Awareness and lead-gen tend to soak up most of the attention surrounding the content
. Because awareness is how you get started, and lead-gen is where you
want to go.
It is, in fact, possible to create content that combines awareness and lead-gen while
skipping over consideration entirely. And yeah, you can do that, but it takes a special
piece of content to do it well (like a very good whitepaper or e-book). But most awareness
content is not special (by definition), making good consideration content indispensable.
And like middle children everywhere, consideration is both indispensable and ignored.
But first, a few definitions. Awareness content talks about a problem or issue your customers
are facing, while consideration content talks about the solution (i.e., what you sell), but
it doesn't ask for contact details. Lead-gen content asks for those details, and it can be
paired with awareness or consideration in a single piece of content (or sometimes both).
Why You Need More Consideration Content
There are three primary reasons why you probably need more consideration in your content mix.
1. Funnels Should Be Funnel-Shaped
A B2B content marketing funnel should resemble its metaphor (you'll need a killer sales team
or some other overwhelming competitive advantage if it doesn't), narrowest at the bottom and
getting wider as you move up, Thus, you should have more consideration content than lead-gen.
However, this won't happen if every piece of consideration content you make also asks for
contact details (which is more like
a marketing straw than a funnel). It also won't happen if
you mostly make awareness content, and maybe a little lead-gen, but with no consideration to
2. Buyers Can't Differentiate Products & Vendors
Marketing materials like product pages or brochures tend to be shapeless infodumps with a lot
of details conveyed in a relatively tight space, and no clear differentiation between the
details that really matter and details that matter less, especially when it comes to
differentiating one model from other models, or you as a vendor
from other vendors. In short,
customers can't tell products apart, or their vendors apart. They need more meaningful education
before reaching the decision stage.
3. Your Leads Will Be Better Quality
Without that aforementioned product/vendor education, whatever leads you do manage to generate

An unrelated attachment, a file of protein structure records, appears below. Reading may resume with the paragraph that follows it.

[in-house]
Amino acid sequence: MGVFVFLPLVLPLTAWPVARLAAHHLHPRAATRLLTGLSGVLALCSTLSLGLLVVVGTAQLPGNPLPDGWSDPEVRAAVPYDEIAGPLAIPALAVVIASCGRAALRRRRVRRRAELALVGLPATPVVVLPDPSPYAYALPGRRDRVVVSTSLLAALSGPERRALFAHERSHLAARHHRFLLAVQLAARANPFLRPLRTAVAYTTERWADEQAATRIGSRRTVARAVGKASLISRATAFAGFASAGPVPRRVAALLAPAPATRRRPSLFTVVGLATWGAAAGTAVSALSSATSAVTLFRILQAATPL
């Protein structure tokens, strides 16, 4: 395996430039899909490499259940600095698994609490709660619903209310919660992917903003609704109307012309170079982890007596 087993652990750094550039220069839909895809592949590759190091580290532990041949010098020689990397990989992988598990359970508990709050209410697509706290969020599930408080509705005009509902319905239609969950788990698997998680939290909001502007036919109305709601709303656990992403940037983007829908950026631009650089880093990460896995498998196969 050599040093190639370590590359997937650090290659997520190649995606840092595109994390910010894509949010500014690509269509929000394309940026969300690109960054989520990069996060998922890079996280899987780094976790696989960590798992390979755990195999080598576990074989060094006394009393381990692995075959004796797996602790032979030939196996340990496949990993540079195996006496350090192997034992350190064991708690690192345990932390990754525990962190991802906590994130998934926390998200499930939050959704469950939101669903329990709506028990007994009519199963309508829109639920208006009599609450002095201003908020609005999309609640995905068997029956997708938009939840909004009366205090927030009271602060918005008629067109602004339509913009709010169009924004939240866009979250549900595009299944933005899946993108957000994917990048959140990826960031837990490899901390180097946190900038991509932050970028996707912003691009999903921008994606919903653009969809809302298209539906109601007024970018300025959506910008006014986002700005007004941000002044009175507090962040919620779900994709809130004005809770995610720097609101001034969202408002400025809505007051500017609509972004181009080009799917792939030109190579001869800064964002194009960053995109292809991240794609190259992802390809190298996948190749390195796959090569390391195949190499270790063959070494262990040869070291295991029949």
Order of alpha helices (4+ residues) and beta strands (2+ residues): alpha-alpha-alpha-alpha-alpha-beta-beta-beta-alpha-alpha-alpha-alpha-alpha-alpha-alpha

might not be as good a quality as you were hoping for. Because those leads will need to take
up your sales staff's valuable time having things explained to them that they wouldn't
otherwise. And if that lead hears something that's a dealbreaker, that time has been wasted,
and you've likely done a competitor's job for them. But if that lead is better educated
through consideration content, the odds of either happening decrease.
How To Create More Consideration Content
First, it's important to remember that consideration content doesn't have to mention a
specific product/solution model by name. Sometimes it might be a category of products/solutions
that you sell. Or it might be more generic, covering all the products/solutions you sell. It
also doesn't have to mention a product/solution by name, as it might only cover a small part
of it (a key feature or technology that gives you an advantage). And now, the options.
Problems Your Solutions Solve
This might sound like awareness content, but awareness content focuses on the problem, while
consideration content focuses on the solution, while also mentioning the problems your XYZ
model solves. For instance, if you sell Oil & Gas solutions, awareness content would be
"Problems Faced By The Oil & Gas Industry" while consideration content would be "How The XYZ
Solves Problems For The Oil & Gas Industry." The former focuses on the problems, while the
latter focuses on the solution.
And if you're still fuzzy on why the latter also doesn't count as awareness, there are two
reasons. First, if a piece of content does vital education about the problems a solution
solves (instead of just mentioning the problems in passing), it could qualify as both
awareness and consideration (solution guides often do this). However, in the real world,
content that does this much hard work will typically also go for the lead. While if it
doesn't do any real awareness education, it may send you to a product page instead (unless
And second, remember the title is "How The XYZ Solves Problems For The Oil & Gas Industry."
If a prospect reads that title and chooses to continue reading, they've entered the
consideration stage of the marketing funnel (assuming they're already on the buyer's journey).
And once they reach that stage, they won't go back up to mere awareness, even if they consume
pieces of awareness-only content at some future point on the journey, or consume other info
from you about the problems faced in their industry.
Therefore, it is possible for prospects to skip over the awareness section of the content
marketing funnel entirely and go straight to consideration, and prospects do this all the